[Note 6] The Supreme Court of the United States has granted certiorari to consider on constitutional grounds an issue much like that discussed above. See Bumper v. North Carolina, 389 U.S. 1034 (to review 270 N. C. 521); Witherspoon v. Illinois, 389 U.S. 1035 (to review 36 Ill. 2d 471, 475-476). We decide this case with recognition that our decision may be affected by the decision in the two Supreme Court cases. Cf. People v. Miller, 245 Cal. App. 2d 112, 138, cert. granted only on other issues, 389 U.S. 968. Cf. also Crawford v. Bounds, Warden, 395 F. 2d 297 (4th Cir.).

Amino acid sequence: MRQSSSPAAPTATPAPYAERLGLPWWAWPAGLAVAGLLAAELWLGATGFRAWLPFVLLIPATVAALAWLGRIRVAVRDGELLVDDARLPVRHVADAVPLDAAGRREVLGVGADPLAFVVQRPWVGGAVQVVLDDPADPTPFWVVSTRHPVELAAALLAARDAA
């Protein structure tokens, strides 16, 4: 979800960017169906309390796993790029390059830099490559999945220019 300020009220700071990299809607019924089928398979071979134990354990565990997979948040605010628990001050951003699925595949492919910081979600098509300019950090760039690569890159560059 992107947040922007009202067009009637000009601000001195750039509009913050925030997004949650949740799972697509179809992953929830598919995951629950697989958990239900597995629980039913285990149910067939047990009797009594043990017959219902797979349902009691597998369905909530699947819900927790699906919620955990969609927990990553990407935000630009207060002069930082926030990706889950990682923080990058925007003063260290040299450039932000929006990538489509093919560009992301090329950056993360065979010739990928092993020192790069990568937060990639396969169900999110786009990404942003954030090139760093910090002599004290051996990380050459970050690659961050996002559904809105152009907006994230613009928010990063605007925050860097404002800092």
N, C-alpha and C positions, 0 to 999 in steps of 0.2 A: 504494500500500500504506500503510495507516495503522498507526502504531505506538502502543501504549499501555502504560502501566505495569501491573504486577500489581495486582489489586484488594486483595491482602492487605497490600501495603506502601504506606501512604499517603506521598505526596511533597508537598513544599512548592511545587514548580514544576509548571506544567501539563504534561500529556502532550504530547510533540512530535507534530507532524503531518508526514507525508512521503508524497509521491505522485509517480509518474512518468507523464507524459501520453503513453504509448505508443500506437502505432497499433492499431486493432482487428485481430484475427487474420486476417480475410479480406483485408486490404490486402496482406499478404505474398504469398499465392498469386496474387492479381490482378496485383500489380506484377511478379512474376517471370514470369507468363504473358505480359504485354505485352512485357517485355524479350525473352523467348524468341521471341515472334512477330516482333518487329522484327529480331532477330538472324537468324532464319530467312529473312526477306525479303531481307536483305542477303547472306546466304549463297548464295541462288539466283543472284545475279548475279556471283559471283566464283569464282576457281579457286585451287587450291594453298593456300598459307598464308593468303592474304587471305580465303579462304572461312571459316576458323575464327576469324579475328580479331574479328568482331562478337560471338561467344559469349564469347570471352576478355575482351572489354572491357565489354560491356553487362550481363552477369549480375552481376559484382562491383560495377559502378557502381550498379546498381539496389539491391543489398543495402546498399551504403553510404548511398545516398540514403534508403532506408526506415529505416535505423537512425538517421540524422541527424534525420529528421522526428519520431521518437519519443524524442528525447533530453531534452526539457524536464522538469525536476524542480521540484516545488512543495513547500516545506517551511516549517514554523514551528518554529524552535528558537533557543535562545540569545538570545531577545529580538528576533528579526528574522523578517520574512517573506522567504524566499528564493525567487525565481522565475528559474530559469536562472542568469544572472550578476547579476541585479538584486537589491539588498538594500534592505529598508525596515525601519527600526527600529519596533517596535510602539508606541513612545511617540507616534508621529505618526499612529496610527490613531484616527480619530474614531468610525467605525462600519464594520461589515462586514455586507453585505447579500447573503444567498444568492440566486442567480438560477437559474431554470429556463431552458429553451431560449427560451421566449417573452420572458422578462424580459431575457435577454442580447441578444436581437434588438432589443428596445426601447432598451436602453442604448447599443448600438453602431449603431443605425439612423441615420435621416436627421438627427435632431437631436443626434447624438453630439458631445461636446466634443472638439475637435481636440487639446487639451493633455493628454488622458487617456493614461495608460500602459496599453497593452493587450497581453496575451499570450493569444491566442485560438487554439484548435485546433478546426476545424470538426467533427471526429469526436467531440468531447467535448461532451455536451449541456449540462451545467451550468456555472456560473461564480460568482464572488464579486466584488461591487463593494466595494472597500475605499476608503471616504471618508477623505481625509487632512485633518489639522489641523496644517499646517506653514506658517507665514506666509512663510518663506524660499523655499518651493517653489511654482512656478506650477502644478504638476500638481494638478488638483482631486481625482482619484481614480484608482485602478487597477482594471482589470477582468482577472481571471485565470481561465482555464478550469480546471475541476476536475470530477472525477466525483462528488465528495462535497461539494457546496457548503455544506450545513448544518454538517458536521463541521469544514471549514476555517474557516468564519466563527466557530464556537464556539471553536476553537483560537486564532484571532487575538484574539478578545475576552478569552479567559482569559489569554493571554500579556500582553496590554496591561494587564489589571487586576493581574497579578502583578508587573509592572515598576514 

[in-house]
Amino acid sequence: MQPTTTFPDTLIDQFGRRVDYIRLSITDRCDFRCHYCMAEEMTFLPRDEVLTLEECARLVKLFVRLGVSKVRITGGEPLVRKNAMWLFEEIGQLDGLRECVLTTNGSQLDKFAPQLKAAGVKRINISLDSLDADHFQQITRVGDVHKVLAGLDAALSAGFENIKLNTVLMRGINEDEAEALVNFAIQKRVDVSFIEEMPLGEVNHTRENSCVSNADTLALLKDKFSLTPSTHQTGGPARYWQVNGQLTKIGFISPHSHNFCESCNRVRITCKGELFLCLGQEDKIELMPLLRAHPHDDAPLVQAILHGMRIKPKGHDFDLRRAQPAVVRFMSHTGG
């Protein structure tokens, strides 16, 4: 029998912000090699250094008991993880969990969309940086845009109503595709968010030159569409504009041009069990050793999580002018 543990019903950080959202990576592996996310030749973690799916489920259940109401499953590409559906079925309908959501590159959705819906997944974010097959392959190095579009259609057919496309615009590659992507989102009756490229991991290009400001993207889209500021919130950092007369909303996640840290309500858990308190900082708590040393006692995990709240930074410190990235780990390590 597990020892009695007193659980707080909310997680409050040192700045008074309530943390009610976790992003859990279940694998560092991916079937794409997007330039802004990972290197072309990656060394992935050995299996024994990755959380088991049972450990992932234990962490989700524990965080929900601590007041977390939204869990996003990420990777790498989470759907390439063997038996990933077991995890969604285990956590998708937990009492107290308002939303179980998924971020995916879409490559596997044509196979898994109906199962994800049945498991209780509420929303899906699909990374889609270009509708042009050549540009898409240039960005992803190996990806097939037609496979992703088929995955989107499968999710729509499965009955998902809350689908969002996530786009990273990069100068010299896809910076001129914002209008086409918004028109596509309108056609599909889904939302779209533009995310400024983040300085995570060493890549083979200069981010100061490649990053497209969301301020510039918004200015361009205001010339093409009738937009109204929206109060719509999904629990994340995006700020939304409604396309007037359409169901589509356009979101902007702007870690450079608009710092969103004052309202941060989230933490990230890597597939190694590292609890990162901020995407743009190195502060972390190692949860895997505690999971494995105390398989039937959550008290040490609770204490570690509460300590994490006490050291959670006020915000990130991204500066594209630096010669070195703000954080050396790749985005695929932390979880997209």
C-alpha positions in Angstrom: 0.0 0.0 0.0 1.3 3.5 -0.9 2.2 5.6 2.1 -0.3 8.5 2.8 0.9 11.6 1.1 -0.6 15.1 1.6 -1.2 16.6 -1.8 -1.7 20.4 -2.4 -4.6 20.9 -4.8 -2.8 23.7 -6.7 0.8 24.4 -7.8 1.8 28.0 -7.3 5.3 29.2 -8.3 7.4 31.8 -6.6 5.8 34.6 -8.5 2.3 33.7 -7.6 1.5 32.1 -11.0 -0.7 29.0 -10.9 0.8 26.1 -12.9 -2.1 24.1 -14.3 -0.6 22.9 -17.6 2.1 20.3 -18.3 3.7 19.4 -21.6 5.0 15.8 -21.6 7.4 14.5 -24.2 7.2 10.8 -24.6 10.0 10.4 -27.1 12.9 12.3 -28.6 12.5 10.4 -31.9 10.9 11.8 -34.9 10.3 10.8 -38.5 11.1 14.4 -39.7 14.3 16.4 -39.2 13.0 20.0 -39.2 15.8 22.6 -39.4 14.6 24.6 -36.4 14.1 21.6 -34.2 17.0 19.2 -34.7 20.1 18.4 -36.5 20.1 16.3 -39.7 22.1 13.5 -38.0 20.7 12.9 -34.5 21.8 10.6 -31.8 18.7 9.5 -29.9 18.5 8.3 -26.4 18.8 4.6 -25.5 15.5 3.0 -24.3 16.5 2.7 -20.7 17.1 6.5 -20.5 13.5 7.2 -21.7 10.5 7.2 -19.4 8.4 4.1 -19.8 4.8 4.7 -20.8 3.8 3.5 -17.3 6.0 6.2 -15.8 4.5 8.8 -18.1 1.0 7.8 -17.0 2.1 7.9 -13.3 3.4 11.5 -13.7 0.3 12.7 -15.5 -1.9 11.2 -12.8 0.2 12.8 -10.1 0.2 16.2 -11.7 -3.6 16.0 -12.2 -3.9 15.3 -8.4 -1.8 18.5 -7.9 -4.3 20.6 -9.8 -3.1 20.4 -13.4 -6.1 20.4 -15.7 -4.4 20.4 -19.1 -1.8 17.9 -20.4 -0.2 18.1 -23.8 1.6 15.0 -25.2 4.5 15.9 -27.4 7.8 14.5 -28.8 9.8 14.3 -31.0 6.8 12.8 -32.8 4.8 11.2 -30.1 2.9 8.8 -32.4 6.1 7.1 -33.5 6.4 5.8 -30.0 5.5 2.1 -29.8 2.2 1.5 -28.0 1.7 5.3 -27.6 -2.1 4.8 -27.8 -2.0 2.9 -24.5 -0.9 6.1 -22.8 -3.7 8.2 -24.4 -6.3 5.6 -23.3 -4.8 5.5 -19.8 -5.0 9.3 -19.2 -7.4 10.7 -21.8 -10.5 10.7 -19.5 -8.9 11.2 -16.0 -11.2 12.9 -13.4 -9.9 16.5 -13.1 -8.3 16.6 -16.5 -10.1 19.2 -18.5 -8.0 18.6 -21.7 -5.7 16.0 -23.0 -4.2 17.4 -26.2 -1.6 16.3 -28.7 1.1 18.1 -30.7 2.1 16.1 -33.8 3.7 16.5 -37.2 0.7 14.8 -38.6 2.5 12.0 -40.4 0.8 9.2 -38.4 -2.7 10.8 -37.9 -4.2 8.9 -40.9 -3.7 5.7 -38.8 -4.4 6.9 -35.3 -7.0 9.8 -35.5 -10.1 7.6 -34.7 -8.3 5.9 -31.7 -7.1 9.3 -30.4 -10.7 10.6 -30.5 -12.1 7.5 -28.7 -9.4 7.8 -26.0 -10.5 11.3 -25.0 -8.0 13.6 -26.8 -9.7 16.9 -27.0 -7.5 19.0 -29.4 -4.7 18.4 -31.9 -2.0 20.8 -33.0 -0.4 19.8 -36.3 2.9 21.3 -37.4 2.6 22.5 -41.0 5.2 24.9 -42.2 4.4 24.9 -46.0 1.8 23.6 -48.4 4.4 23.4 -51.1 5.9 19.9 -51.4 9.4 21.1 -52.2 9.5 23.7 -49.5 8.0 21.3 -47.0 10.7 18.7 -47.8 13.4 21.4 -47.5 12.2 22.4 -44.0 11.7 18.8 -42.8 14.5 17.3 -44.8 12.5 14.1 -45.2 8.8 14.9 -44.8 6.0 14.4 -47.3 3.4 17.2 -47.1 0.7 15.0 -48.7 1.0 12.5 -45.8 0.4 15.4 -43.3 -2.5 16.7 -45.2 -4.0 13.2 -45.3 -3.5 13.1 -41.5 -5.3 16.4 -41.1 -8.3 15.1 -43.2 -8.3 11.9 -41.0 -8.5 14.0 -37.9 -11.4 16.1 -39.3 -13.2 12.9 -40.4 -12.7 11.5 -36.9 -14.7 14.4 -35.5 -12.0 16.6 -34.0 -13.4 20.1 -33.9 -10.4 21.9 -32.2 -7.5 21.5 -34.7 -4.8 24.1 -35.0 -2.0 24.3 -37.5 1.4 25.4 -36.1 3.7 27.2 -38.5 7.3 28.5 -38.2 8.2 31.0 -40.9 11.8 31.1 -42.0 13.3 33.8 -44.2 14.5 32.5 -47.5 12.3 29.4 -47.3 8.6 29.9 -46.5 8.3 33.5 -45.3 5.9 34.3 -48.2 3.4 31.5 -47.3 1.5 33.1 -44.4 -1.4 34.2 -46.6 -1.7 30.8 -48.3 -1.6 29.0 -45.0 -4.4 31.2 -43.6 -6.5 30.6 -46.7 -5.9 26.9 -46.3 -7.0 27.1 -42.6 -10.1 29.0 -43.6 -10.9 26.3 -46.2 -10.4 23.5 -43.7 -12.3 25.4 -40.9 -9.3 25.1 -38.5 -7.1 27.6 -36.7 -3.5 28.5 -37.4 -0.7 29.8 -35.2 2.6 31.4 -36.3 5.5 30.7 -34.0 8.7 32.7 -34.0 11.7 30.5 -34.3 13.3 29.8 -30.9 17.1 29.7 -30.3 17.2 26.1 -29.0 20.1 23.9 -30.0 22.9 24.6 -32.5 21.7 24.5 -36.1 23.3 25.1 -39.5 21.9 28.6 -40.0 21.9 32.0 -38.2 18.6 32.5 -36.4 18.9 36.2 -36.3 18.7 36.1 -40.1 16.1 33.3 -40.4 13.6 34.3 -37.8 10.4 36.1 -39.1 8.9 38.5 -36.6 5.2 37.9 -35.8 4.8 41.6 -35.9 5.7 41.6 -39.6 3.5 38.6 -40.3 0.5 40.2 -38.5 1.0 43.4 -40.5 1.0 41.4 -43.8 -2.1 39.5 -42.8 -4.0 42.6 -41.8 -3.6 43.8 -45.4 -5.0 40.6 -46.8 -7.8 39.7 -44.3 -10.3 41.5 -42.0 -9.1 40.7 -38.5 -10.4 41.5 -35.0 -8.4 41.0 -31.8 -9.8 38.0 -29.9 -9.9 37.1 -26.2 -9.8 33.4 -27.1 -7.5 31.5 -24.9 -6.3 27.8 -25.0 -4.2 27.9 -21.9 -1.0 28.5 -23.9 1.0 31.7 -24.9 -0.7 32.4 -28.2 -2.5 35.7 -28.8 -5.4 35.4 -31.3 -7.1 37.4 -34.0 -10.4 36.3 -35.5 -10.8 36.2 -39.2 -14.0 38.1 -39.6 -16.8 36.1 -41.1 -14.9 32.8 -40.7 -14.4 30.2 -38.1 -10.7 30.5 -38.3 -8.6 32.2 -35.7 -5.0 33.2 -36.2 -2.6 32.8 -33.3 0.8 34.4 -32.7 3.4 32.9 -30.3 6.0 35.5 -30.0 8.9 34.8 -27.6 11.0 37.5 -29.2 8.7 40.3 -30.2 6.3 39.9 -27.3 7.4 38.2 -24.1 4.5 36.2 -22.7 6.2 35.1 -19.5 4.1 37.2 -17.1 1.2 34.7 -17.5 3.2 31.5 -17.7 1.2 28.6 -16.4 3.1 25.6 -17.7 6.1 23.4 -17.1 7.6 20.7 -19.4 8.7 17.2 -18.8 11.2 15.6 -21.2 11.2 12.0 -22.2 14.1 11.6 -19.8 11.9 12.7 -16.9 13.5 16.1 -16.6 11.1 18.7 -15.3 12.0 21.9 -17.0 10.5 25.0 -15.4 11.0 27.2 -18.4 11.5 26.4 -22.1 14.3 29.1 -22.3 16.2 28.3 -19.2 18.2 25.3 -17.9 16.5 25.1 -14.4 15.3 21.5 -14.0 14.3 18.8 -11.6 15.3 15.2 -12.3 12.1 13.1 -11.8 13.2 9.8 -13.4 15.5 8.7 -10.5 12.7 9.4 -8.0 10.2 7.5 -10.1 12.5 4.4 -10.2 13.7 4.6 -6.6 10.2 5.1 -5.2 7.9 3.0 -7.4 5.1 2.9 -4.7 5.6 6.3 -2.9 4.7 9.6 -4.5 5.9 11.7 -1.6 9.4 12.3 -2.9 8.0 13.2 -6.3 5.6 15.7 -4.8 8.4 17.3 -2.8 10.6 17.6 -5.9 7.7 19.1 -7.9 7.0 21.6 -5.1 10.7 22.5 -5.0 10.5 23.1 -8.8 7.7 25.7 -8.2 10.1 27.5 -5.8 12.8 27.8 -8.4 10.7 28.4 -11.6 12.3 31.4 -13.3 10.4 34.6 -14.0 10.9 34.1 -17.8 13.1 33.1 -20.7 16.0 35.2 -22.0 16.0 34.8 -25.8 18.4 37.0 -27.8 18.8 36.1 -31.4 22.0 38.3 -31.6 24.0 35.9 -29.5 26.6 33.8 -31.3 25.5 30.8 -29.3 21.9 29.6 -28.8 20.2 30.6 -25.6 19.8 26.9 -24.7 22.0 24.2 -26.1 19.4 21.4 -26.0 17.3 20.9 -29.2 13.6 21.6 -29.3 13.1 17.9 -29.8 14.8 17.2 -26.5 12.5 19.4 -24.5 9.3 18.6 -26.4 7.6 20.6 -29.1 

[Note 7] A closely similar situation would exist if a prospective juror should declare that he would not enforce any other criminal statute for violation of which a defendant was being tried. Such a person in effect would be prepared to substitute his judgment of the public interest for that of the Legislature. To exclude from jury service such persons seems to us to differ completely from discriminatory exclusion of a whole group, because of race, religion, economic status, national origin, background, or similar broad characteristics. As the judge appears to have interpreted G. L. c. 278, Section 3 (fn. 3), he has excused jurors only because individually their strong beliefs prevented them from acting impartially on an issue to be brought before them. There is, of course, no occasion now to consider any problems which may conceivably be presented in a case where, upon a first degree murder conviction, a jury has not recommended that the death penalty be not imposed.